What is small intestinal bacterial overgrowth (SIBO)?
The small bowel, also known as the small intestine, is part of the digestive system that connects the stomach with the large bowel (colon). The main purpose of the small intestine is to digest and absorb food into the body. The small bowel is divided into three parts: the duodenum (which food from the stomach empties into), the jejunum and the ileum (which empties undigested food into the large intestine or colon).
The entire gastrointestinal tract, including the small intestine, normally contains bacteria. The number of bacteria is greatest in the colon but much lower in the small intestine. Also, the types of bacteria within the small intestine are different to the types of bacteria within the colon. Small intestinal bacterial overgrowth (SIBO) refers to a condition in which abnormally large numbers of bacteria are present in the small intestine, while the types of bacteria found in the small intestine are more like the bacteria found in the colon.
Small intestinal bacterial overgrowth (SIBO) is also known as small bowel bacterial overgrowth syndrome (SBBOS).
What causes small intestinal bacterial overgrowth?
The gastrointestinal tract is a continuous muscular tube which digesting food travels along on its way to the colon. Normally, the coordinated action of the muscles of the stomach and small intestine propels the food from the stomach, through the small intestine and into the colon.
This muscular action also sweeps bacteria out of the small intestine and limits the numbers of bacteria in the small intestine. However, when a condition interferes with the normal activity in the small intestine, this can result in SIBO, by allowing bacteria to stay longer and multiply in the small intestine. The lack of normal muscular activity also may allow bacteria to spread backwards from the colon and into the small intestine.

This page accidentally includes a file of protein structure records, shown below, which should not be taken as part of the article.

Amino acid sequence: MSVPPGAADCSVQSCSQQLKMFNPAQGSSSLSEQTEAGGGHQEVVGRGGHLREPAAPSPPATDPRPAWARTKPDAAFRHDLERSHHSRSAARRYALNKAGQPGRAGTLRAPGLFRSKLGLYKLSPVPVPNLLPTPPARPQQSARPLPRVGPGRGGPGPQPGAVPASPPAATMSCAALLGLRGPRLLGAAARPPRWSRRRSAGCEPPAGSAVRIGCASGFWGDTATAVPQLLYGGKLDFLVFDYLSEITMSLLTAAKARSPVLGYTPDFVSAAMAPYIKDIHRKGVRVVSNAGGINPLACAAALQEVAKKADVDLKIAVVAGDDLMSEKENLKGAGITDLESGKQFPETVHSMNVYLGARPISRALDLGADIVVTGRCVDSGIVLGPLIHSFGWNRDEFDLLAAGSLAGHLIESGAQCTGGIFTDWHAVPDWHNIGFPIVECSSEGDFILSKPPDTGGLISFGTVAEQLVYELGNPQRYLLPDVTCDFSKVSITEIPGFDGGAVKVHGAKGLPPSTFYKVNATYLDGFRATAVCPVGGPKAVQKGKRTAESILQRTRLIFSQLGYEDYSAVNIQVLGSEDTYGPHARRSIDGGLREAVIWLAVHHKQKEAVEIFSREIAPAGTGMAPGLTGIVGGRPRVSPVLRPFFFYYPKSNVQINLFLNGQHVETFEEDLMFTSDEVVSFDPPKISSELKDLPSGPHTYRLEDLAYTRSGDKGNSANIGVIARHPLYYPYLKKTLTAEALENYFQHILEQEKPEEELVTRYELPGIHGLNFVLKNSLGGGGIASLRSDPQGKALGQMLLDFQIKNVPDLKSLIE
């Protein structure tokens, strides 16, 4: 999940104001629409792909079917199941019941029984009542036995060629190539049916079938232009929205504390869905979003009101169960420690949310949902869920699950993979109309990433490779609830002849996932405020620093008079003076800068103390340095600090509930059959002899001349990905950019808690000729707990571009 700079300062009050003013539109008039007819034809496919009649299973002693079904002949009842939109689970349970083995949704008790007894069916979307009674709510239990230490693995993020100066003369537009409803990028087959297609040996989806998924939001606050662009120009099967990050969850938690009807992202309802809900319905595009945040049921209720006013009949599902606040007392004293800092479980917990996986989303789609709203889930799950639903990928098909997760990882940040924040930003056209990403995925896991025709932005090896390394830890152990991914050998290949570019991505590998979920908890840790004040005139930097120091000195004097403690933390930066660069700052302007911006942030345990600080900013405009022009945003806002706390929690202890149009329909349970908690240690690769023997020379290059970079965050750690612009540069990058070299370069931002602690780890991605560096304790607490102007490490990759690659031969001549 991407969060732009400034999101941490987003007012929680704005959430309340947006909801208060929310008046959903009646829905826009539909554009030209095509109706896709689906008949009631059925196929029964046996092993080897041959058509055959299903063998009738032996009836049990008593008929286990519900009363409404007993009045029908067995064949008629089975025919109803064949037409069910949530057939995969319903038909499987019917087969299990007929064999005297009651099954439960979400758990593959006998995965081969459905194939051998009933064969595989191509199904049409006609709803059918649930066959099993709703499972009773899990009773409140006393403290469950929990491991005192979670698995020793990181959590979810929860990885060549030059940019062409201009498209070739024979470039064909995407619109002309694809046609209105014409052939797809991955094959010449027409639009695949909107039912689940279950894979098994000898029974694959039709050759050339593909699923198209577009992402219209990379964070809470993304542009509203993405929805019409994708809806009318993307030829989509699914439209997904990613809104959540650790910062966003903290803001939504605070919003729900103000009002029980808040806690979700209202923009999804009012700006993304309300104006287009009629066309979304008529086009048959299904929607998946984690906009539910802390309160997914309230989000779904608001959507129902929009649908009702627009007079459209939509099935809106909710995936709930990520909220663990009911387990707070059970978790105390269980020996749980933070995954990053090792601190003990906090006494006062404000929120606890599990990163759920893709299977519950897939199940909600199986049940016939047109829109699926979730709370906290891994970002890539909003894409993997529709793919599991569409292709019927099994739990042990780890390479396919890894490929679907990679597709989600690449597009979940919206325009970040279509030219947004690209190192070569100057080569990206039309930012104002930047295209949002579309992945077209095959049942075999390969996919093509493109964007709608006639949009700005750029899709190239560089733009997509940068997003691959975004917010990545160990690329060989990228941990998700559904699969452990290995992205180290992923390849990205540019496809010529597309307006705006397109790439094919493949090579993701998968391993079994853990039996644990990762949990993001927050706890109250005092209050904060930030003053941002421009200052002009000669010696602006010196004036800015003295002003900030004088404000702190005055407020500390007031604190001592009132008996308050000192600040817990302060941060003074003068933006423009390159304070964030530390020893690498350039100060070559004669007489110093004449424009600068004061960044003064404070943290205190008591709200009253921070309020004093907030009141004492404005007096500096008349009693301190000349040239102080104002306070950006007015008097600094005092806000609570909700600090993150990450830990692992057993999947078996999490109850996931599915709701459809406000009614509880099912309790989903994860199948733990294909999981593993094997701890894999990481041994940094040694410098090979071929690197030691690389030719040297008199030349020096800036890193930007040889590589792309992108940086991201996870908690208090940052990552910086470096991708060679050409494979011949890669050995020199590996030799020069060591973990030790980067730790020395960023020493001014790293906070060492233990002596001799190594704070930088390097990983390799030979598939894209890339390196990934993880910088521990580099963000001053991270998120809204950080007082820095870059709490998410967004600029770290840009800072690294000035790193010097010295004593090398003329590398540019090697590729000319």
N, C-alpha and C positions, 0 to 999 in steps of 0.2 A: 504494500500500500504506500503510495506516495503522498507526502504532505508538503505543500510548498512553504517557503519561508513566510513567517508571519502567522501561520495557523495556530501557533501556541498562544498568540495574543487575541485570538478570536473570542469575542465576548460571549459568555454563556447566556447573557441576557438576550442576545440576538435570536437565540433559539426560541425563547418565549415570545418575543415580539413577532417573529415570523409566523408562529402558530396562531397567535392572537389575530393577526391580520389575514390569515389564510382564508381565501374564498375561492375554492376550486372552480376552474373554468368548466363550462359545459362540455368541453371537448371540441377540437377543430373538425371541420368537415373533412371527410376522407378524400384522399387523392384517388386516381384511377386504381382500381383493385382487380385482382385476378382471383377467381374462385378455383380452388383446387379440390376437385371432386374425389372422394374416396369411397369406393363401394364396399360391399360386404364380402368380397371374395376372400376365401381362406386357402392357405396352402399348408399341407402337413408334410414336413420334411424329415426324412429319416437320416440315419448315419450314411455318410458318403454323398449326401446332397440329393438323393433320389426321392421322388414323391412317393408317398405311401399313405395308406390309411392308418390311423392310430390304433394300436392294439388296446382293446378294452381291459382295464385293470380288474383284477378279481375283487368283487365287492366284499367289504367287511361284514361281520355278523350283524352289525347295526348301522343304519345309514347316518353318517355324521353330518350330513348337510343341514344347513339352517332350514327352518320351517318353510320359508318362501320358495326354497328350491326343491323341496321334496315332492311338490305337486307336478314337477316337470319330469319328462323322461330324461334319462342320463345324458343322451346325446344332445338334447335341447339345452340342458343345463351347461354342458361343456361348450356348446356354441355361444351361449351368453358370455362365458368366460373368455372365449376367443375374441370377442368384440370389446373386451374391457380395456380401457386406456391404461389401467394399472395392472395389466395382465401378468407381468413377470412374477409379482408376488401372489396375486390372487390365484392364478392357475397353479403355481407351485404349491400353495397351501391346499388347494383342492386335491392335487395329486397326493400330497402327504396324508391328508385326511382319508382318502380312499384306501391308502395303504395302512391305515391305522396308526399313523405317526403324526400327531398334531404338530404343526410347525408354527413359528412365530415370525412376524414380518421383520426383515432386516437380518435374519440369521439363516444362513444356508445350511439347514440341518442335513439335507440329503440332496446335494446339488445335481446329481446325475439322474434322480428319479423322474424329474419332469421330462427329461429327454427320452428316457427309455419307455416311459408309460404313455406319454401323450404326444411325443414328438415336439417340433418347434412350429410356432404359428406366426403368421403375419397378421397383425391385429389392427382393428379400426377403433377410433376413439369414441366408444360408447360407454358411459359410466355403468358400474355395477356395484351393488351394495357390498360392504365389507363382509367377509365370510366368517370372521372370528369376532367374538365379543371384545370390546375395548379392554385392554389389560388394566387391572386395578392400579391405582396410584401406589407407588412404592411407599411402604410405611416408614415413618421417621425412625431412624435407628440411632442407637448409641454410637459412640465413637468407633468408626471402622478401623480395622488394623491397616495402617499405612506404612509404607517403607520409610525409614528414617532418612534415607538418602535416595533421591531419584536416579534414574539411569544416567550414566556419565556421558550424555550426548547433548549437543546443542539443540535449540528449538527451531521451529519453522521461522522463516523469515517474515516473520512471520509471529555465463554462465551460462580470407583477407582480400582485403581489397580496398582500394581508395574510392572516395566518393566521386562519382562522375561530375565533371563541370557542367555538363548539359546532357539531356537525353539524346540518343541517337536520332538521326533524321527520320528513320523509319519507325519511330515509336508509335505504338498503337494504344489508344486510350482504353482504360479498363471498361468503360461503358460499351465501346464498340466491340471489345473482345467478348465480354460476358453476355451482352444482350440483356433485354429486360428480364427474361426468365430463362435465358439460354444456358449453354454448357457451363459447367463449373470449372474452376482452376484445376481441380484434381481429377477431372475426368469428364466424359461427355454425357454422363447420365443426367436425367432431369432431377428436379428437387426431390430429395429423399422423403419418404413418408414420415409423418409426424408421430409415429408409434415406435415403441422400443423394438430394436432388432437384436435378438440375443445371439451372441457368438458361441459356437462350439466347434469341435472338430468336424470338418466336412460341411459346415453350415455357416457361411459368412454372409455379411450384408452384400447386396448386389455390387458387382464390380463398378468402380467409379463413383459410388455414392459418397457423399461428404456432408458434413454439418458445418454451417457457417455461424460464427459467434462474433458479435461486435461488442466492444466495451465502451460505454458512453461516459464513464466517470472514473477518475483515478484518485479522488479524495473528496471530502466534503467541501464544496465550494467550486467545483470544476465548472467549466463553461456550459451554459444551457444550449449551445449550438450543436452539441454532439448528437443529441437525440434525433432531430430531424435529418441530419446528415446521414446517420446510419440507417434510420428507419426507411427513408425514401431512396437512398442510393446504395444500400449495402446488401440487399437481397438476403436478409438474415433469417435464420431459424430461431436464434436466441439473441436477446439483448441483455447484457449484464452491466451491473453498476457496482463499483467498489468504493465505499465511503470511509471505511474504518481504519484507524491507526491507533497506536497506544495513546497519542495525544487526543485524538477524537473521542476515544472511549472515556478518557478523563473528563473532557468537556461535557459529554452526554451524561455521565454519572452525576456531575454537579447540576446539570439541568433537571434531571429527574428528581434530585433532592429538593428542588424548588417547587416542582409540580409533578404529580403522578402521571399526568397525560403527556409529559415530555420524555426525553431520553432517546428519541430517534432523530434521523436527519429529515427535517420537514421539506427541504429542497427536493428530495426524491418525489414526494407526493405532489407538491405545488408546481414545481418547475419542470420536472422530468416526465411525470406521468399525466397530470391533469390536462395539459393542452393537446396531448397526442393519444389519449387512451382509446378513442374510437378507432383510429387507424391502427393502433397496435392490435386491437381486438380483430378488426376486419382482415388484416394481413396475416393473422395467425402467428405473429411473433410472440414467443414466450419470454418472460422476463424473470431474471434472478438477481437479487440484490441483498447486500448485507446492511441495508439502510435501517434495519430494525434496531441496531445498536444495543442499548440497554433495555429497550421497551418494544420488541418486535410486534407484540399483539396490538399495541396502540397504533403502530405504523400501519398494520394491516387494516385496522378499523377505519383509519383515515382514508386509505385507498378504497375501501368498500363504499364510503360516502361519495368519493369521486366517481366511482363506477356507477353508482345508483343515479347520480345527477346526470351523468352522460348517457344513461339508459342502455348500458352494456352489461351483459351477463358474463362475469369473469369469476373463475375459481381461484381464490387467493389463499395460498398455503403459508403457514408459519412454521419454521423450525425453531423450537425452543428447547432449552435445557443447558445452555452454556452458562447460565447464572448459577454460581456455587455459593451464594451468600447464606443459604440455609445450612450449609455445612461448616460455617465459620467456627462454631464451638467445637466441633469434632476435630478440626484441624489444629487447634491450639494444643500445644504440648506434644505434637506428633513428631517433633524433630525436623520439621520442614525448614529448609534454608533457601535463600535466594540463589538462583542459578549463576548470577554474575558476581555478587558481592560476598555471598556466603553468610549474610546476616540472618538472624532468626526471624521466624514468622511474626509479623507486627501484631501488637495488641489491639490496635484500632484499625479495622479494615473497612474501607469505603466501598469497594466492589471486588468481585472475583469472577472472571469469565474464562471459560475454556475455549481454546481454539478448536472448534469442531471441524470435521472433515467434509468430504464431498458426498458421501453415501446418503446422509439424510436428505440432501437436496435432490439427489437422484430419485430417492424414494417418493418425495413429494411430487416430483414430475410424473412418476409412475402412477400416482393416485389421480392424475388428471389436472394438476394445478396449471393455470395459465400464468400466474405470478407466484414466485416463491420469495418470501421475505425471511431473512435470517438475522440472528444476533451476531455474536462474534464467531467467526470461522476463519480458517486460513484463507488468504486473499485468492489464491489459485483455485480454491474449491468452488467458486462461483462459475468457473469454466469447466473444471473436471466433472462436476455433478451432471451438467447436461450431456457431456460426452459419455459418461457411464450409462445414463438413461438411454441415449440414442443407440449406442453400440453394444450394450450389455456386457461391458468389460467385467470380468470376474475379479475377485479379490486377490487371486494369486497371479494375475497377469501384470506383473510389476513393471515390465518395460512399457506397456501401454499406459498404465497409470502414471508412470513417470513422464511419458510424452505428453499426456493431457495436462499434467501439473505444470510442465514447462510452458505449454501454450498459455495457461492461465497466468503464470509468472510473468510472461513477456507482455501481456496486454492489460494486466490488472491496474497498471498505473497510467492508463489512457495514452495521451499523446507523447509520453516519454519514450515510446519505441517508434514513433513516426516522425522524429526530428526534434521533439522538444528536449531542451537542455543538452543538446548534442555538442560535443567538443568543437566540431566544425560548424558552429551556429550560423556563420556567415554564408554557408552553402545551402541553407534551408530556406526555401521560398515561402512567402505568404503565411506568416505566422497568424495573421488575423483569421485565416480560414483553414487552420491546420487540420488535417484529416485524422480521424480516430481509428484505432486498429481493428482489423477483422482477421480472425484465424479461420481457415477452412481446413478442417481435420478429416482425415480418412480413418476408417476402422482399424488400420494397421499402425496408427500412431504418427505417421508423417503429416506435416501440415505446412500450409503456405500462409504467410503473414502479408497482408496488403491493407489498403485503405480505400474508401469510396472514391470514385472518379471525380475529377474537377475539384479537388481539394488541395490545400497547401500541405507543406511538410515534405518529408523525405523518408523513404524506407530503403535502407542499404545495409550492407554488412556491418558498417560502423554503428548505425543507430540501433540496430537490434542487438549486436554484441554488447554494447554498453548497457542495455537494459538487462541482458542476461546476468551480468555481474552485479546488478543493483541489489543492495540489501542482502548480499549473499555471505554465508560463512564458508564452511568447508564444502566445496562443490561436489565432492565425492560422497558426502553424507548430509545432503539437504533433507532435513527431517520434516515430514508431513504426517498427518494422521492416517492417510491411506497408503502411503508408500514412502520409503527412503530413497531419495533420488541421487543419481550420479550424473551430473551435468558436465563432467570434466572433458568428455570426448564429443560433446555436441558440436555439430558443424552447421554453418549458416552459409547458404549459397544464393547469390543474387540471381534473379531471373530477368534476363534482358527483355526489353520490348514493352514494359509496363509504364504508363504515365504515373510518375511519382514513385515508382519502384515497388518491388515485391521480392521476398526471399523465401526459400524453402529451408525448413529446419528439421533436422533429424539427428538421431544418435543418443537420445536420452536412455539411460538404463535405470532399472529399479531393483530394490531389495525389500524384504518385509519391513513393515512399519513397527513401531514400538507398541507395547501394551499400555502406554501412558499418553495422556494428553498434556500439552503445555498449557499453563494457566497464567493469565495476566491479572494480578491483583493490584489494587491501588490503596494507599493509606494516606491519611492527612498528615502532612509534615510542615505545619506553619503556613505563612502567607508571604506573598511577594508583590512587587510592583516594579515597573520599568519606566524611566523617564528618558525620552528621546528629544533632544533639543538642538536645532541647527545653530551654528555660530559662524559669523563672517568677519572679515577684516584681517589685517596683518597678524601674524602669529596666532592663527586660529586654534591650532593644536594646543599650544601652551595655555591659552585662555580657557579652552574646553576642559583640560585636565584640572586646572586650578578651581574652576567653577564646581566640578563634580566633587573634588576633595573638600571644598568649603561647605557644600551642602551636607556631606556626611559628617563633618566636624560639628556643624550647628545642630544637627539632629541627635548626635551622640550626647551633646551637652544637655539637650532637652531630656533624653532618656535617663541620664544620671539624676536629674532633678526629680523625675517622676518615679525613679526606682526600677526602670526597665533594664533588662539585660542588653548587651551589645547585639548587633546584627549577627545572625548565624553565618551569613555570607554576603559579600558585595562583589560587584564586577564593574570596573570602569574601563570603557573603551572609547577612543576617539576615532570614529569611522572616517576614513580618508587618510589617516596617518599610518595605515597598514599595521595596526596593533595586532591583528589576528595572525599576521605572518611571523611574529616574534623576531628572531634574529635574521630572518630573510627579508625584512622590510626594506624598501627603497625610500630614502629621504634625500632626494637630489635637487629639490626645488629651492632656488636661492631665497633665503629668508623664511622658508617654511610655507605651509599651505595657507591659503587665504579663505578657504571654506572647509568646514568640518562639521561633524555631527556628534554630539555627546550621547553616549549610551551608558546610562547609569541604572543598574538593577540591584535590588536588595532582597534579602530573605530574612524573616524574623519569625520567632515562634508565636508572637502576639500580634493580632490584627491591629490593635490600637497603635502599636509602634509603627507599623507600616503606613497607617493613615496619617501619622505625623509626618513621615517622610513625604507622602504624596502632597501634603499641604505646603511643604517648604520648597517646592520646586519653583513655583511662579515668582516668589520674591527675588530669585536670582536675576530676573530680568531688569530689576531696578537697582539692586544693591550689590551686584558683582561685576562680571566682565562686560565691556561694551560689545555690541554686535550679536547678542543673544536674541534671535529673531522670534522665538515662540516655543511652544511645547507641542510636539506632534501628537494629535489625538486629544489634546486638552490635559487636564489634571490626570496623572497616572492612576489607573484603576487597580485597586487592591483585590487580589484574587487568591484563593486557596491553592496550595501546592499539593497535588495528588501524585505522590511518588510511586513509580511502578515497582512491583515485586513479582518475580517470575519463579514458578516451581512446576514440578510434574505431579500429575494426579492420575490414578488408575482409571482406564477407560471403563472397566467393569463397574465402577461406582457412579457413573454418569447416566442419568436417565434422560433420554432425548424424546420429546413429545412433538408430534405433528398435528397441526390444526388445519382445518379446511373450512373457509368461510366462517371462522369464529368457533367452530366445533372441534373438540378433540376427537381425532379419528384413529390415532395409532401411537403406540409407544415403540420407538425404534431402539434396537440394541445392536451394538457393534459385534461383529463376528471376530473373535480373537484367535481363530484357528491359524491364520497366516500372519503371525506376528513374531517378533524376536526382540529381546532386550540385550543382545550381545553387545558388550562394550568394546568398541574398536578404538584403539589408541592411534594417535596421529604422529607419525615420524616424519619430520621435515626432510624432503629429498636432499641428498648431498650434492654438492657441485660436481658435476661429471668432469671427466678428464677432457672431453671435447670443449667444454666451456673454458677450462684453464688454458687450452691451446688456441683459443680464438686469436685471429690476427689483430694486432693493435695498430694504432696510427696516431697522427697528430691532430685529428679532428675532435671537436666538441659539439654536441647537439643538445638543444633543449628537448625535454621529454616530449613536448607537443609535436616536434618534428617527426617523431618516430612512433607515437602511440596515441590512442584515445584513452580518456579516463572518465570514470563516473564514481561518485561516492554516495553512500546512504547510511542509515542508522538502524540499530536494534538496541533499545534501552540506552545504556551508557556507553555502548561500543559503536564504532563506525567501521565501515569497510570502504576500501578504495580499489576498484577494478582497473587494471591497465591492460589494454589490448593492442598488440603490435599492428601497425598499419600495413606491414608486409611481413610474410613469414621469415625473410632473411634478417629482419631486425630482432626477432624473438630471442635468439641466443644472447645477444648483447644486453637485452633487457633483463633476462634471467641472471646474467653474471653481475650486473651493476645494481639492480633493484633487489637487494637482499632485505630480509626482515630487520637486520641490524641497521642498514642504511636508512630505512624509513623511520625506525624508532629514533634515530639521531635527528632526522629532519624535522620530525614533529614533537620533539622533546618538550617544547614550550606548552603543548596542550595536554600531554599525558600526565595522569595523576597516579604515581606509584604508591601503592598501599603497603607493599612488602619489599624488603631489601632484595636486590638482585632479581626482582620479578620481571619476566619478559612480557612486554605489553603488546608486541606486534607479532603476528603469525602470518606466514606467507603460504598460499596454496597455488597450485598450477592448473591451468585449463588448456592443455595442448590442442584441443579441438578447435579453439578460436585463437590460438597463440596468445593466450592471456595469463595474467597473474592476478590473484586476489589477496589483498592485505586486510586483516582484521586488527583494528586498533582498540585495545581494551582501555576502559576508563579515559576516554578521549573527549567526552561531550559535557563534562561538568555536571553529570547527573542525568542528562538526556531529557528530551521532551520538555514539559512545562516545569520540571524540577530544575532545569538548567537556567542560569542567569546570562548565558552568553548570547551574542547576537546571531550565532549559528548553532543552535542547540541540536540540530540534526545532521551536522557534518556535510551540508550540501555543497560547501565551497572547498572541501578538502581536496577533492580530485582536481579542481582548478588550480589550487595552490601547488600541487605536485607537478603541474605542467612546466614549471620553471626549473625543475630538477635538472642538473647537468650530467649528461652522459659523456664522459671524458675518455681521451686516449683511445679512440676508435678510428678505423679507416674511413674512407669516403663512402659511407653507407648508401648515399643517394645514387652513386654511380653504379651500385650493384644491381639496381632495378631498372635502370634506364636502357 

Many conditions are associated with SIBO. A few are common:
- Neurological and muscular diseases can alter the normal activity of the intestinal muscles. Diabetes mellitus damages the nerves that control the intestinal muscles. Scleroderma damages the intestinal muscles directly. In both cases, abnormal muscular activity in the small intestine allows SIBO to develop.
- Partial or intermittent obstruction of the small intestine can interfere with the transport of food and bacteria through the small intestine and can result in SIBO. Causes of obstruction leading to SIBO include adhesions - or scarring - from previous surgery and Crohn's disease.
- Diverticuli (small pouches) of the small intestine which allow bacteria to multiply inside diverticuli.
What are small intestinal bacteria overgrowth symptoms?
The symptoms of SIBO include:
When the overgrowth is severe and prolonged, the bacteria may interfere with the digestion and the absorption of food, so that deficiencies of vitamins and minerals may develop. Patients may also lose weight. Patients with SIBO sometimes also report symptoms that are unrelated to the gastrointestinal tract, such as body aches or fatigue. The symptoms of SIBO tend to be chronic (long-term). A typical patient with SIBO can experience symptoms that fluctuate in intensity over months, years or even decades, before a diagnosis is made.